Integration of metabolic phenotyping with other –Omics provides a systems biology approach to identify biomarkers and susceptibility genes related to the cardio-metabolic syndrome as well as other diseases. In particular, approaches such as metabolomic Quantitative Trait Locus (mQTL) mapping, or Metabolomic Genome-Wide Association Studies consist of the robust and accurate statistical integration of genome-wide genotyping (single nucleotide polymorphisms, microsatellites) and metabolome-wide profiling by NMR spectroscopy and mass spectrometry. New signal processing and statistical developments for enhancing signal recovery, locus detection and biomarker identification will be shown. Mechanistic insights derived from this systems biology approach clarify the influence of gene variants on metabolic profiles and results in a better understanding of disease phenotypes and identification of potential drug targets.

16:20 Interactive Panel Discussion


Who Should Attend:

Researchers with a basic understanding of omics data analysis who want to combine data from different sources for extracting maximal information.


 

14:00 – 17:00
Cloud Computing for Life SciencesOrganized by
CycleComputing100px

Cycle Computing is leading the efforts for many life science organizations in using the cloud, helping research labs and companies leverage internal and external clouds for collaboration, calculations, and storage. We’ll cover real world use cases across drug discovery & design, collaboration, next generation sequencing, proteomics, software as a service, and bioinformatics, to explore how life sciences are using cloud computing, its challenges and effectiveness, how money can be saved by an organization, and regulatory compliance. Join thought leaders in this day long workshop to examine how cloud computing can be used effectively as an external IT service and an internal computing model.

Short Course Instructors:

Richard Holland, Director, Operations and Delivery, Eagle Genomics Ltd.
David Powers, Senior Analyst, Business Development, Cycle Computing
Glenn Proctor, Ensemble Software Coordinator, EMBL EBI

 

Agenda:

 

13:30 – 14:00 Short Course Registration

 

14:00 Opening Remarks

Jason Stowe, CEO, Cycle Computing

David Powers, Evangelist, Business Development, Cycle Computing

 

14:05 Presentation 1

Glenn Proctor, Ensemble Software Coordinator, EMBL EBI

 

14:40 Presentation 2

David Powers, Senior Analyst, Business Development, Cycle Computing

 

15:15 – 15:45 Refreshment Break

 

15:45 Presentation 3

Richard Holland, Director, Operations and Delivery, Eagle Genomics Ltd.

 

16:20 Panel Discussion

 

16:55 Closing Remarks

Jason Stowe, CEO, Cycle Computing

David Powers, Evangelist, Business Development, Cycle Computing

 

 


 

14:00 – 17:00
Visualization of Large-Scale Biological Data
Data visualization has become increasingly important for life scientists as the amount of data generated in biomedical studies continues to grow rapidly. Visual representations are powerful tools in exploring large quantities of data quickly, helping to detect patterns and generate hypotheses, which guide further analyses. This practical course will provide a comprehensive view on utilizing visualization to support the analysis of large biological data sets, and will cover interaction networks and biochemical pathways, as well as transcriptomics, proteomics and metabolomics data.

  • Visualization principles and pitfalls
  • The roles of visualization in data analysis
  • Key methods and software tools
  • Integration of visualization with automated methods: Visual Analytics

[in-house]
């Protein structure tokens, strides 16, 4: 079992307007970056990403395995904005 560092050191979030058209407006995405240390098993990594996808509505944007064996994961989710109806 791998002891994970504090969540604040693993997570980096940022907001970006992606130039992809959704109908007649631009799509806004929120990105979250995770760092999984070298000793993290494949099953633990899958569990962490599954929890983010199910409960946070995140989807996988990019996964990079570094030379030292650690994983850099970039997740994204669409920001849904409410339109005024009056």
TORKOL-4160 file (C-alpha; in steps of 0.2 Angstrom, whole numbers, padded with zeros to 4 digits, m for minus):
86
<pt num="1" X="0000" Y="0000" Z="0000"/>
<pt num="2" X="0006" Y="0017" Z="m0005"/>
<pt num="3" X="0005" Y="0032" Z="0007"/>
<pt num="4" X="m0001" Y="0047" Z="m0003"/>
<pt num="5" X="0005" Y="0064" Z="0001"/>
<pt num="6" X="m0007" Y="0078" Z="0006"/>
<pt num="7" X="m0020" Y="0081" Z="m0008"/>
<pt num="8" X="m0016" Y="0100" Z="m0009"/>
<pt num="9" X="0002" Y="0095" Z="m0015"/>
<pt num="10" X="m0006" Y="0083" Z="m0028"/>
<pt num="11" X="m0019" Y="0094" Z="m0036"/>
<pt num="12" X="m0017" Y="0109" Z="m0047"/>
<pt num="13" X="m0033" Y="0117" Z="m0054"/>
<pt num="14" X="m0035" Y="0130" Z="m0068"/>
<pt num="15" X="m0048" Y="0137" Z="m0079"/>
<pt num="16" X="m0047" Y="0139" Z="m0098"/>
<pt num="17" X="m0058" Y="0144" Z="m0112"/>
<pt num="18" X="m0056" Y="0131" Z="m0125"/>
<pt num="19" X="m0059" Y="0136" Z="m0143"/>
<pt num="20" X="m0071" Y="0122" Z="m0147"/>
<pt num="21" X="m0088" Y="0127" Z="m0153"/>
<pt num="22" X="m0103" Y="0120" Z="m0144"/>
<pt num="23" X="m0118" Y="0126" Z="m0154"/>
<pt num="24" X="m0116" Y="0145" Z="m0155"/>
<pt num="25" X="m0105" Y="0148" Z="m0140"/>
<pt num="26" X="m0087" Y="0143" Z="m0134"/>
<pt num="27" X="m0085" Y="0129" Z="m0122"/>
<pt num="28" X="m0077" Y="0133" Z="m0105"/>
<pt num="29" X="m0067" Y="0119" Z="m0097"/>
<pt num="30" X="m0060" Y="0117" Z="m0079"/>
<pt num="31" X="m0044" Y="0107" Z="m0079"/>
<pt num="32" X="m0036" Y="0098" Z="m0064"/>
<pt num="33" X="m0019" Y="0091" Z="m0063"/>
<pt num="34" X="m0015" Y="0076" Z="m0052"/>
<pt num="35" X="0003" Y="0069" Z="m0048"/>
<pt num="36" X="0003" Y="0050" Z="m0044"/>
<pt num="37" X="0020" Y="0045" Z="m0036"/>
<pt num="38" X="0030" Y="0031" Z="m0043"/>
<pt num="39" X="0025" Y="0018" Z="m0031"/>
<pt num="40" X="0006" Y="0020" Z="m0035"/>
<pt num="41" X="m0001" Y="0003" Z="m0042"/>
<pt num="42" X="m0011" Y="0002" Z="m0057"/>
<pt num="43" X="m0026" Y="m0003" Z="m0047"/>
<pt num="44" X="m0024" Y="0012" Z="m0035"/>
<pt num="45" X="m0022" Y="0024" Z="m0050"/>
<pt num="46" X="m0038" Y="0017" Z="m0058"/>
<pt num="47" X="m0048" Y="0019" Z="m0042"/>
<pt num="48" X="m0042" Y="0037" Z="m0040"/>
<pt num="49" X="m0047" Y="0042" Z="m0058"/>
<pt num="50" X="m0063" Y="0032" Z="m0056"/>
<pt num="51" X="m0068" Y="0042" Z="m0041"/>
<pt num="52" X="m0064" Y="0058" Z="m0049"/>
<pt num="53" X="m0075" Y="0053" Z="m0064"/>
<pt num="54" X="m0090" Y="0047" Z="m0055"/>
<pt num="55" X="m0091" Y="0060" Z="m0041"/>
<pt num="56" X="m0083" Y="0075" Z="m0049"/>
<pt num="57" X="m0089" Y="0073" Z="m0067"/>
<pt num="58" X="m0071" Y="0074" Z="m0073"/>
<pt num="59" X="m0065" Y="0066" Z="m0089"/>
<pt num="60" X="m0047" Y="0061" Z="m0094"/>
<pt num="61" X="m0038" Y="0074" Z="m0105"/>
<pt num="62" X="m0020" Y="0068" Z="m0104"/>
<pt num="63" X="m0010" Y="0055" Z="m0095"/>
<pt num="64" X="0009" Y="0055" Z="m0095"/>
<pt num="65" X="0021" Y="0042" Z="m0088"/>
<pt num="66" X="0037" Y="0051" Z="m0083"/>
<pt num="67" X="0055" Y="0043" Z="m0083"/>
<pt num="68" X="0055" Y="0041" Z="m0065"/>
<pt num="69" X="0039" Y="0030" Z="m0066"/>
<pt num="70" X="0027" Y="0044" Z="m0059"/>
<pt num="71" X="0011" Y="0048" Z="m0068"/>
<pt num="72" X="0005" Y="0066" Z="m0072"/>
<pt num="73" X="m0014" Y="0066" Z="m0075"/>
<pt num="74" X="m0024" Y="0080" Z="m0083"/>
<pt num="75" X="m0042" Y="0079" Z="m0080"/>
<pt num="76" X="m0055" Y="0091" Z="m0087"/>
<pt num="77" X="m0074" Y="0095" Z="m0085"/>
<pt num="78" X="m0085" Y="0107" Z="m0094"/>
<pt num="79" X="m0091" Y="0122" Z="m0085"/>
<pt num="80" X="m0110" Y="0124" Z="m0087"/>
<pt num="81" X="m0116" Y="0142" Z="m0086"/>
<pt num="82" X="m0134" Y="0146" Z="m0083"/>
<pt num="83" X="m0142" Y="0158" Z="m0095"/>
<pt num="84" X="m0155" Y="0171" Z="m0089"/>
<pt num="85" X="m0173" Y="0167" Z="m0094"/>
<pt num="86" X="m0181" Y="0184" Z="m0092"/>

• Future technologies

Agenda:

14:00 Introduction

14:10 Principles of Visualization and Pitfalls

We will discuss perceptual principles relevant for visualization, how data can be encoded using a range of different visual channels, and point out problems that might arise.

14:40 Role of Visualization in Data Analysis

In this part we will give a brief overview of how visualization is used in data analysis and clarify what visualization can deliver and what it cannot deliver.

14:50 Key Methods and Software Tools

We will introduce visualization methods and software tools implementing these methods for the major data types used in biology.

15:30 Refreshment Break

16:00 Live Demo Session

In this part of the course we will demonstrate how transcriptomics, network and genome data can be visualized and explored with Mayday, Cytoscape, the Integrative Genomics Viewer (IGV) and other tools.

16:30 Visual Analytics for Biological Data

We will briefly introduce the field of “visual analytics” and its promise for biological data analysis.

16:40 Future Technologies

In this final part of the course we will look at emerging technologies both for the generation and visualization of biological data that are expected to have an impact on how analysts visualize and interact with large data sets.

16:50 Q&A

17:00 Close of Course

Short Course Instructors:

Nils Gehlenborg, M.Sc., Functional Genomics Group, EMBL-EBI

Nils is a Ph.D. student at the University of Cambridge and the European Bioinformatics Institute and recently submitted his dissertation. His research interests are in the areas of information visualization and machine learning and he is particularly interested in the application of techniques from these fields to the exploration and interpretation of large, biological, high-throughput data sets. Over the last seven years, he has developed methods and tools for visualization and analysis of transcriptomics and mass spectrometry data, such as Mayday, Prequips and the Space Maps method. Nils co-organized the first EMBO Workshop on Visualization of Biological Data (VizBi), and is currently serving on the Board of Directors of the International Society of Computational Biology (ISCB) as the student representative.

Kay Nieselt, Ph.D., Proteomics Algorithms and Simulation, Center for Bioinformatics Tübingen

Kay has a doctorate in mathematics from the University of Bielefeld. She has worked in the area of computational biology for over 20 years. She is a group leader at the Center for Bioinformatics Tübingen. For the last 8 years, her main research interests have been computational transcriptomics and visual analytics of large-scale life science data. Her group has developed Mayday, a software framework for integrative transcriptomics, and SpRay, a visual analytics program for life science data. Kay has organized two EMBO Workshops on Computational RNA Biology. She is associate editor of the journal Algorithms for Molecular Biology.